The other novel I've borrowed and hope to read soon is Girl at War by Sara Novic (NO-vich), by a Croatian writer who endured the War in Serbia/Croatia in the early 1990s. Although there have been a number of Serbian, Bosnian, and Croatian authors whose novels have been translated into English, very few have been openly recognized or even reviewed in English-speaking media. I can't really understand this, particularly because English, Australian, and American U.N. forces contributed to the "peace-keeping" effort in the Balkans. I don't know.

Have you read any on the list? Do you see any that interest you?

Monday, March 14, 2016

Reading Amsterdam by Ian McEwan

I'm currently in the midst of reading Amsterdam by Ian McEwan, the 1998 Booker Prize winner. The relationship of Clive the elite composer and Vernon, the big newspaper editor, intrigues me as it strains against and weathers several moral crises. The two men impart and half-hint at their moral crises to each other but neither man listens, appreciates, or fully comprehends what's going on with their friend OR with themselves as individuals. Both men, because of their all-exclusive attention to their careers, miss opportunities to act according to their own moralities. Very interesting indeed.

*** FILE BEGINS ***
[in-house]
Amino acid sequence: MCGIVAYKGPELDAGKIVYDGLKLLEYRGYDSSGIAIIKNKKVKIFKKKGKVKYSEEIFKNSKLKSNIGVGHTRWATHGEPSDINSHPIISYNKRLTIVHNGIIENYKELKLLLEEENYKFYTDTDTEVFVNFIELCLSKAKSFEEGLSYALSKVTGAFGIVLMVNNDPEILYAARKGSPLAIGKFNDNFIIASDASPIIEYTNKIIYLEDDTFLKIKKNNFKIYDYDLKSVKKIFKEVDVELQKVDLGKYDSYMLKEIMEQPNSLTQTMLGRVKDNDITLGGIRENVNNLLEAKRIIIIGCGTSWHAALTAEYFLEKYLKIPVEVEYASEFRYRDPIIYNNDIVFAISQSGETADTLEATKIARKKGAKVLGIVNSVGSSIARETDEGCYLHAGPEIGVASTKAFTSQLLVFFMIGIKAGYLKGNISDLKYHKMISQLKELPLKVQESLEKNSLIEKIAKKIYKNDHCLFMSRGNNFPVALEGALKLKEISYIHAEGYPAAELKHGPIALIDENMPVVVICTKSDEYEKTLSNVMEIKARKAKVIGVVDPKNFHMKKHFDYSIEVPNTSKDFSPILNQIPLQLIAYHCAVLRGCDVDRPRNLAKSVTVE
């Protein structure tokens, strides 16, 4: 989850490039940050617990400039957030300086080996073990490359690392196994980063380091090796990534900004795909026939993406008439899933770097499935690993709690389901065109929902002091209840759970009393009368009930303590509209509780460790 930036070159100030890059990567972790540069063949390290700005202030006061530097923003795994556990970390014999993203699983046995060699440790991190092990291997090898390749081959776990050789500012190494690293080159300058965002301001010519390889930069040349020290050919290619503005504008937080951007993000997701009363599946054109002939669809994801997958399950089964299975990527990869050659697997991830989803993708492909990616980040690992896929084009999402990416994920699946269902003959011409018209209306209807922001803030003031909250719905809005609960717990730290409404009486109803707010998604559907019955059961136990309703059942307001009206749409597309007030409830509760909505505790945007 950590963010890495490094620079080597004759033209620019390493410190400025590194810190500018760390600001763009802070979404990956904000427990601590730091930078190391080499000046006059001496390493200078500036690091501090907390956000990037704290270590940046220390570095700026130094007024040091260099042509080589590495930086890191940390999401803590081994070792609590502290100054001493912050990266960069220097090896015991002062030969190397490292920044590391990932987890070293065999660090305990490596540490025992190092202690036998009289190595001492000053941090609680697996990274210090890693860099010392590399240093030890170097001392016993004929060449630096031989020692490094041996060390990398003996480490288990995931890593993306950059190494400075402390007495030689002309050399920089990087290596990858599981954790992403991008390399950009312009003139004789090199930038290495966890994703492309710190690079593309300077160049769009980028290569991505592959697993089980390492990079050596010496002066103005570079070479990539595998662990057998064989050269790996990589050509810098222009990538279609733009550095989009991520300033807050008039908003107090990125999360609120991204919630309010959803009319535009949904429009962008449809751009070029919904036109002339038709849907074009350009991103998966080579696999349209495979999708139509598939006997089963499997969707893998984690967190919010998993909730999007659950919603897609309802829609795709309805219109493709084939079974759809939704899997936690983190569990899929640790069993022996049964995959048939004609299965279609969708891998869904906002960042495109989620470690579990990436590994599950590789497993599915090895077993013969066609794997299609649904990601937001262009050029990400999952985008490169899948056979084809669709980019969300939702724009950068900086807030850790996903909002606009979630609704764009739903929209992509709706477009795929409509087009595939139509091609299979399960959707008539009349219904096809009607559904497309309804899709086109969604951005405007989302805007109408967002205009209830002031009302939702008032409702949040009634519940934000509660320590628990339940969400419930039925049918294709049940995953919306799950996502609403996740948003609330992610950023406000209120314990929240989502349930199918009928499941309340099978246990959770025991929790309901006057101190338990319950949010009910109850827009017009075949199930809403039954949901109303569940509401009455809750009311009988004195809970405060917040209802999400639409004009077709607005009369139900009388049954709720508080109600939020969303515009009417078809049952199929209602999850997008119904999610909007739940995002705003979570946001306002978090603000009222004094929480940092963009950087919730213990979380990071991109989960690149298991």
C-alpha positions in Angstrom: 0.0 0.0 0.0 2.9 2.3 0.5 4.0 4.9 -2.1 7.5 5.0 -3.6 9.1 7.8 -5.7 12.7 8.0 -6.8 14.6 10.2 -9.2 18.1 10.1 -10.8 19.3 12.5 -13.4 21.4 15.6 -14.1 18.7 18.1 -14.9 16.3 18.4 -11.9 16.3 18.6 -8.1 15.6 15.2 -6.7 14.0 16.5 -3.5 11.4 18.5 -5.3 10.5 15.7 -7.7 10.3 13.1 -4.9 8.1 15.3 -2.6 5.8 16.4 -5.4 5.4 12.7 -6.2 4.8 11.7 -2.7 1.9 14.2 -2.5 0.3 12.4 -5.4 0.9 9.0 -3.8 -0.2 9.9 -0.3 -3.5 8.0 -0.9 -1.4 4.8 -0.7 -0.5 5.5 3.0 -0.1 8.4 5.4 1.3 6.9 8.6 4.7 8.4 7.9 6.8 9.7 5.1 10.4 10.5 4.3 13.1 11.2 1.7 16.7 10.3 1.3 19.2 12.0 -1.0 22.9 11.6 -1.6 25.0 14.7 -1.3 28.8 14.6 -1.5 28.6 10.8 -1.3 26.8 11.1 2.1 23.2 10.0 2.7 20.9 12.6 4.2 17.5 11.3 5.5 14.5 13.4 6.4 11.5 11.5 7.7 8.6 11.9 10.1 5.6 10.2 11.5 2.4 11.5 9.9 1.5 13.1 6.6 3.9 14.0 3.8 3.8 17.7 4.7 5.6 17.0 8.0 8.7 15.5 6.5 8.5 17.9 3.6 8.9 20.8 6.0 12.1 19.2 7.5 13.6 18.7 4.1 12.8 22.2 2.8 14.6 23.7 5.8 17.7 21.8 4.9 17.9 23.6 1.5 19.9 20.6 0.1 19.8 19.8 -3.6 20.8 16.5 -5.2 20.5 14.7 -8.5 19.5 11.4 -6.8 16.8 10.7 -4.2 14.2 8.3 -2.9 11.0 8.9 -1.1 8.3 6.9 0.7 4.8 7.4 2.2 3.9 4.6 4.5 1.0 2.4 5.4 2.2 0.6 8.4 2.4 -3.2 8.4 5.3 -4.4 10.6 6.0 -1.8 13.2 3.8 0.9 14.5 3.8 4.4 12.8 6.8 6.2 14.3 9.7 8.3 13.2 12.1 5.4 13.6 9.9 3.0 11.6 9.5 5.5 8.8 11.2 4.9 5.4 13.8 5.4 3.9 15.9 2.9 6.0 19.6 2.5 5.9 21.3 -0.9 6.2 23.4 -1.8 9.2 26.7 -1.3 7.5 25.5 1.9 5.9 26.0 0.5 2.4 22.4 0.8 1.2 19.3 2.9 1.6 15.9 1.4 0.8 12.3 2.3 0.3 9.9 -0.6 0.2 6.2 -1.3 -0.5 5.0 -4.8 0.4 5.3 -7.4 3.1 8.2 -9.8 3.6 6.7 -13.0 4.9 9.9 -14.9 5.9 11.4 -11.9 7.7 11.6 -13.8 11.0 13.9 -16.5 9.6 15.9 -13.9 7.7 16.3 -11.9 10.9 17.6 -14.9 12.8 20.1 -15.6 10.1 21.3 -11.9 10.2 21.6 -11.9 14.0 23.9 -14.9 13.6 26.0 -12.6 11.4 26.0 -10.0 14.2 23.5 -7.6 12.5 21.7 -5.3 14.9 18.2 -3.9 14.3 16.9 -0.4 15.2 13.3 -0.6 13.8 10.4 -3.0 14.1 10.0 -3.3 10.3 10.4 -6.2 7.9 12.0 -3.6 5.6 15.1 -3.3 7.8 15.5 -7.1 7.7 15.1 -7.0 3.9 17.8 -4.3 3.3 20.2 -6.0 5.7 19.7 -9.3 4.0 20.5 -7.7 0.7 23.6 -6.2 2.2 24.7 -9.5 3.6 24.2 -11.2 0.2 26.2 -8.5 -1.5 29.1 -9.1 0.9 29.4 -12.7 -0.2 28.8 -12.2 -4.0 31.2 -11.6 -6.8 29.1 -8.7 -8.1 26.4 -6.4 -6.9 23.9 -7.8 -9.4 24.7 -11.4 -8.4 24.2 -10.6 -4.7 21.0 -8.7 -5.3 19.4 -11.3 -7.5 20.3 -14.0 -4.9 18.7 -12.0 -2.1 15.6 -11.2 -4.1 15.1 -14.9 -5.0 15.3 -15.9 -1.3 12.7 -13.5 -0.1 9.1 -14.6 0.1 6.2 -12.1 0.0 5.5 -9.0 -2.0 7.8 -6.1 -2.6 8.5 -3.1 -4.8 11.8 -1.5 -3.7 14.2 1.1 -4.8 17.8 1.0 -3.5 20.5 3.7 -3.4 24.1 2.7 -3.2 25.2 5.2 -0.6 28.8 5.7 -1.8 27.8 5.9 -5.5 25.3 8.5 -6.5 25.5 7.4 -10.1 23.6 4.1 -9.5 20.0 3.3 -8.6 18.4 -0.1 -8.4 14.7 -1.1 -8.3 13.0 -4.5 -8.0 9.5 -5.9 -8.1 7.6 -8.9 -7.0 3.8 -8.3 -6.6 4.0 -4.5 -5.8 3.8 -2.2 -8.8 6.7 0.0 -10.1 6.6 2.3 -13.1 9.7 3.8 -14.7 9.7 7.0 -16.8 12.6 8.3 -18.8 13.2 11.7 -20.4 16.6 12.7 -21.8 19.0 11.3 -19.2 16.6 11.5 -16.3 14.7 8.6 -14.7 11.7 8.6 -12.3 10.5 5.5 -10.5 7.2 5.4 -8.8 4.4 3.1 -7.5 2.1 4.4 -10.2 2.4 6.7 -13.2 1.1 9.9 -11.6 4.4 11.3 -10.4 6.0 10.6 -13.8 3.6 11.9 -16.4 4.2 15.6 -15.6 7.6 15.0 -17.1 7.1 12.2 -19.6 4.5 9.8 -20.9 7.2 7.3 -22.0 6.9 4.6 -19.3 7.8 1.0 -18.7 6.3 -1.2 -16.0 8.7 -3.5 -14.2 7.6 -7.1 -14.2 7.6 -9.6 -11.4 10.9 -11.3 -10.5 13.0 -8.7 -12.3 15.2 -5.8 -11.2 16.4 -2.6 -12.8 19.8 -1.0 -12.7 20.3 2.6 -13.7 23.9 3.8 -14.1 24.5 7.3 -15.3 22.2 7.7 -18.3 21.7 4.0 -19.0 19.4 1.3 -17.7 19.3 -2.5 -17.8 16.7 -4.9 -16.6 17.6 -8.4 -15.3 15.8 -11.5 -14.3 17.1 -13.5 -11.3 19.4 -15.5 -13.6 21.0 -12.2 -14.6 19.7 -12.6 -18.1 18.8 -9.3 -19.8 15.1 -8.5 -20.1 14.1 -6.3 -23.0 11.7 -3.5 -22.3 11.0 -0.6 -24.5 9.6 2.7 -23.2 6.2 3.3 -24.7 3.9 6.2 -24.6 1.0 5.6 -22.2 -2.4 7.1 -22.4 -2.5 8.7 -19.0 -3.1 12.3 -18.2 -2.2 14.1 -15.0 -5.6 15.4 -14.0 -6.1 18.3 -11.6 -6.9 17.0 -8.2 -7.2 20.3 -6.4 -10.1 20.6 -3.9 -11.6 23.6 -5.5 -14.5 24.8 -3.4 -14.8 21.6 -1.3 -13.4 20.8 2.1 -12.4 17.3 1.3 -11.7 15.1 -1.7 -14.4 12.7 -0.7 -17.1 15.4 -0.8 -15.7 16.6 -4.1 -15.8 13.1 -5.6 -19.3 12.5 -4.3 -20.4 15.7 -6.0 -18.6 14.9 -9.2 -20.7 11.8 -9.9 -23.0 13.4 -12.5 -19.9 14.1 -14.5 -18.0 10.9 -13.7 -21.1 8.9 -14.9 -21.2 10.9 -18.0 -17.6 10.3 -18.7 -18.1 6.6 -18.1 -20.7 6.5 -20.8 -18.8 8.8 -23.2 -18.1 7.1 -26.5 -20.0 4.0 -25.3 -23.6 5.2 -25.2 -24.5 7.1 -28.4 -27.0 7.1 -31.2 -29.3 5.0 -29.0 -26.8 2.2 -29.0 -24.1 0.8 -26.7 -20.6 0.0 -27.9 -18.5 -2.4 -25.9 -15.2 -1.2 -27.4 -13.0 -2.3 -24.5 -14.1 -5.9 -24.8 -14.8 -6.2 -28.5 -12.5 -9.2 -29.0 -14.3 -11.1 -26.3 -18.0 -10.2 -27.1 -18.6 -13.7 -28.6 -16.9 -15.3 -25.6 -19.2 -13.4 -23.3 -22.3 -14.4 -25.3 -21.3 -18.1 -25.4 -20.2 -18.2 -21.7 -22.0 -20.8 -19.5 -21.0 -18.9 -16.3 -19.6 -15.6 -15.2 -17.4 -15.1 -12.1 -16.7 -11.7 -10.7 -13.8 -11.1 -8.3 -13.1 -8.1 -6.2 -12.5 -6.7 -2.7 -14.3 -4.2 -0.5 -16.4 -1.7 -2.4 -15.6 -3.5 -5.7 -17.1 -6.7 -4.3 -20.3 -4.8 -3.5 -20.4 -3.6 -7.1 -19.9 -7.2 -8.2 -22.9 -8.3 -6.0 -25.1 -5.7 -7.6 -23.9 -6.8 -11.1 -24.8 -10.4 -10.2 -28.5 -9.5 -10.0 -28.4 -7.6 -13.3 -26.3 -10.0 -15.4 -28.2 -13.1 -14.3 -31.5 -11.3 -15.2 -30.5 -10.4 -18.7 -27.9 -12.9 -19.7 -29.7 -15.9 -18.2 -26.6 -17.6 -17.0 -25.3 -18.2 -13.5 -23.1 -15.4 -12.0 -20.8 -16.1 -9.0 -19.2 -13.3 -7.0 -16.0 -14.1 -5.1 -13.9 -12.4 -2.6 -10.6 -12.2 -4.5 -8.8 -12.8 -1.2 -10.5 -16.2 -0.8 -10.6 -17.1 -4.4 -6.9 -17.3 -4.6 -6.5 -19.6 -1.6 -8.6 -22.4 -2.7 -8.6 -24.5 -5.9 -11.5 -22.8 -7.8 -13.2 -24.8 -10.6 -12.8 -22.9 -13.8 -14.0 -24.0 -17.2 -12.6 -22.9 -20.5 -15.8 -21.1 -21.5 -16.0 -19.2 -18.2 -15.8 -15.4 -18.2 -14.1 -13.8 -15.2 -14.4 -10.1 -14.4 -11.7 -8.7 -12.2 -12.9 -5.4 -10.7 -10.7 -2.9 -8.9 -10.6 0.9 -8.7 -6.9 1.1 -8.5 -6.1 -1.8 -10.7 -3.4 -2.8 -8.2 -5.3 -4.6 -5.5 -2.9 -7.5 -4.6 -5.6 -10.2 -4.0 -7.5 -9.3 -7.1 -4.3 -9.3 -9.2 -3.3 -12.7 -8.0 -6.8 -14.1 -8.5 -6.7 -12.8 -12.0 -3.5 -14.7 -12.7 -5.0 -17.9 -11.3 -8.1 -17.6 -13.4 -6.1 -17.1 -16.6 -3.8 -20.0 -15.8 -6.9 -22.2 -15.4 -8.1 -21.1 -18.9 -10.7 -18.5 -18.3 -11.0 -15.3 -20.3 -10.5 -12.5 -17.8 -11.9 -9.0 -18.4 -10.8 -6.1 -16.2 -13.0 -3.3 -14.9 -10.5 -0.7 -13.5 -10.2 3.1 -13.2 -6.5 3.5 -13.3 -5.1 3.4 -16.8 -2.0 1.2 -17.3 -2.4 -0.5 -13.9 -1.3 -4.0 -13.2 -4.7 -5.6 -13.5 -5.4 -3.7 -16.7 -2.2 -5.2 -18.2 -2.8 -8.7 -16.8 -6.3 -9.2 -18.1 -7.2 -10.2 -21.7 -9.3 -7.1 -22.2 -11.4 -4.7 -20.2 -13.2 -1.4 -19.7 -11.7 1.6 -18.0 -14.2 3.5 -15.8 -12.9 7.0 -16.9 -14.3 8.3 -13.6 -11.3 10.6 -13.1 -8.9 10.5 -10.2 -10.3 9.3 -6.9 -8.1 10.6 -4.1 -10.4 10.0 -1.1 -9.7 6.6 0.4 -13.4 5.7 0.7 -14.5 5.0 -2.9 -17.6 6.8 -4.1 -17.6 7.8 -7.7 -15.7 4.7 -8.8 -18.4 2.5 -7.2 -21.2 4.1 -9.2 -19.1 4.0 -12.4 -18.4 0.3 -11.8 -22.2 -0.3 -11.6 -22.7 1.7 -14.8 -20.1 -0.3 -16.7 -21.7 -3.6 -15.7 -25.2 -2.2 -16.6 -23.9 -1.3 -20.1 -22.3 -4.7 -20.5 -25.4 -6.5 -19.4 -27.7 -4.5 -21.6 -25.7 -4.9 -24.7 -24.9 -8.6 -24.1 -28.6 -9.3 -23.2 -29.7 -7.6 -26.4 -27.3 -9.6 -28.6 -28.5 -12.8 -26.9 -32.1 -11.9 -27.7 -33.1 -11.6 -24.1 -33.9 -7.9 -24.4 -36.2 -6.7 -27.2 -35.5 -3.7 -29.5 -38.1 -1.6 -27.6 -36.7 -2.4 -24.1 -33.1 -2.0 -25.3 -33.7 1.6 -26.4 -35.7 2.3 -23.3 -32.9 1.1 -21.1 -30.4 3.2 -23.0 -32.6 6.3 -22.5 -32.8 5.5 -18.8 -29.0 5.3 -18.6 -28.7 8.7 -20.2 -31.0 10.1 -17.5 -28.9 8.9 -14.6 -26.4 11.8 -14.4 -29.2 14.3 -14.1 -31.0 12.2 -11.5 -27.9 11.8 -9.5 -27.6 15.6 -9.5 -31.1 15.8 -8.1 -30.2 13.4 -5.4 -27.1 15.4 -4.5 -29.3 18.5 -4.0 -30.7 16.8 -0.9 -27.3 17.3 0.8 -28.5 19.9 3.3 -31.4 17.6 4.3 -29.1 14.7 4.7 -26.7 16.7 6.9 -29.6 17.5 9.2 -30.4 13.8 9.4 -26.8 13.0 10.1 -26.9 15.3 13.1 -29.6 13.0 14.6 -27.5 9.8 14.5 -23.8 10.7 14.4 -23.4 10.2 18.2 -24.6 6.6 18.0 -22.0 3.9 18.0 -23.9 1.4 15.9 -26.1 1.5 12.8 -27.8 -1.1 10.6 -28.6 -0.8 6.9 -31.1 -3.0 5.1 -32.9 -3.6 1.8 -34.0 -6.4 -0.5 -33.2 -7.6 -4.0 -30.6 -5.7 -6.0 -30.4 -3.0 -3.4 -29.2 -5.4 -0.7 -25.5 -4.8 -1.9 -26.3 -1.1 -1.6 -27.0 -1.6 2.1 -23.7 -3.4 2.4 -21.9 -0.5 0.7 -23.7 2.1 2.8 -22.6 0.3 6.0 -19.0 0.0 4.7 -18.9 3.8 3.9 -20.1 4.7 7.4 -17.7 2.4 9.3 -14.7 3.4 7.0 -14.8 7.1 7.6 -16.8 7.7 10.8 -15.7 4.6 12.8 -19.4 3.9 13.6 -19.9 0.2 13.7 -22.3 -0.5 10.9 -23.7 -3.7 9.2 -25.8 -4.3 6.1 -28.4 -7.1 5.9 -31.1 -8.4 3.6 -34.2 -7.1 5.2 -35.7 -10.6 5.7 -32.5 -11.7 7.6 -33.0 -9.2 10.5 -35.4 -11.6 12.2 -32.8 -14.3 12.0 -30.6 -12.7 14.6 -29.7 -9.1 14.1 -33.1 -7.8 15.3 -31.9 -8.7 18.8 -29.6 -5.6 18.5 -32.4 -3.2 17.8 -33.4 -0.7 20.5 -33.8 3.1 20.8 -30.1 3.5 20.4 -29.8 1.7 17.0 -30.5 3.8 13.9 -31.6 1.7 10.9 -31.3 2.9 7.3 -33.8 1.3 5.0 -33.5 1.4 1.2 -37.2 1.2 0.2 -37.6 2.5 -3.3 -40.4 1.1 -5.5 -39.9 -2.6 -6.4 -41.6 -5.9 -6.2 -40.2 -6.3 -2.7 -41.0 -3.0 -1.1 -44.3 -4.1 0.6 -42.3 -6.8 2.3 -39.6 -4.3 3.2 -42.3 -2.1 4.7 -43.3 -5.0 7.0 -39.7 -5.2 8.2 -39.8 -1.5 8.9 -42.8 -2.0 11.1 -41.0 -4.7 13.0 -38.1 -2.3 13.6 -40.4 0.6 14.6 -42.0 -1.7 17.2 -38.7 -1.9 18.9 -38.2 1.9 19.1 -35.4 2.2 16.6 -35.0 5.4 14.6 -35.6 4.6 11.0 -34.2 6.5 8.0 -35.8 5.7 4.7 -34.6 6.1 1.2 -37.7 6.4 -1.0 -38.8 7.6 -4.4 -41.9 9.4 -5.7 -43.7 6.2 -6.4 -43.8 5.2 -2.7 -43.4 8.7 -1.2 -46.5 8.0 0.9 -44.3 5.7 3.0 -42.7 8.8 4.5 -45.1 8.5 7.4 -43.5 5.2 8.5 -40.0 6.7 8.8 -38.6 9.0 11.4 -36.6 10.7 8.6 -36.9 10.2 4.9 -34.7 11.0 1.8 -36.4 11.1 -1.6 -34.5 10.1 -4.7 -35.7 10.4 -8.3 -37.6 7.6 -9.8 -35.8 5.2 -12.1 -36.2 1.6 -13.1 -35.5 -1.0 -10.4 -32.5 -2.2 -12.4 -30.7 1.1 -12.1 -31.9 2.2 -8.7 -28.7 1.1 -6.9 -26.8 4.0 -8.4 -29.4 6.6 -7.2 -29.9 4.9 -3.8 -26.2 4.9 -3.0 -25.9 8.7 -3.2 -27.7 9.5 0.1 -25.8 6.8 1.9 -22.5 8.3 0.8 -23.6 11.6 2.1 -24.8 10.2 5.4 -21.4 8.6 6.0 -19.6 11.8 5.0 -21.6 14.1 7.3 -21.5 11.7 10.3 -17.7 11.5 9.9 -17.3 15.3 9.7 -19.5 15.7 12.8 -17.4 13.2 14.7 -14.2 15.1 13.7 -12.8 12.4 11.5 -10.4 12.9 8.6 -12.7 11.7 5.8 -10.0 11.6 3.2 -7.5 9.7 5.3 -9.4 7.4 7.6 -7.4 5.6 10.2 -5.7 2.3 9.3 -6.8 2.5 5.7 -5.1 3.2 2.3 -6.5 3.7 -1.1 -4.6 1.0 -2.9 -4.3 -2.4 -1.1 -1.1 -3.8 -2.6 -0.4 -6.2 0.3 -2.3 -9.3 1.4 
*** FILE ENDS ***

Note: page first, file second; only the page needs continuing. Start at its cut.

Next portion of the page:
Amsterdam is a slim volume at 191 "short" pages, due to the diminution of some of McEwan's volumes. So the book is by no means much of a commitment of time for the reader, which is an interesting aspect of some of McEwan's most serious novels. Amsterdam is just as timely today as it was when it was published. The drama and fanfare of political expose and scandal brew at the heart of the novel, but actually they are merely the backdrop for McEwan's purpose.

I am enjoying this novel and must say that I'm a huge admirer of McEwan's novels and his boldness in confronting topics that writers of contemporary literature just won't touch and doesn't do.  I'm speaking frankly of On Chesil Beach. No one writes about the issue that confronts this sad couple. No one. And he did it very well.

I will confess, though, that I'm still furious with him about his treatment of the female protagonist in Atonement.

Have you read any of Ian McEwan's novels? I'd be interested to hear your thoughts.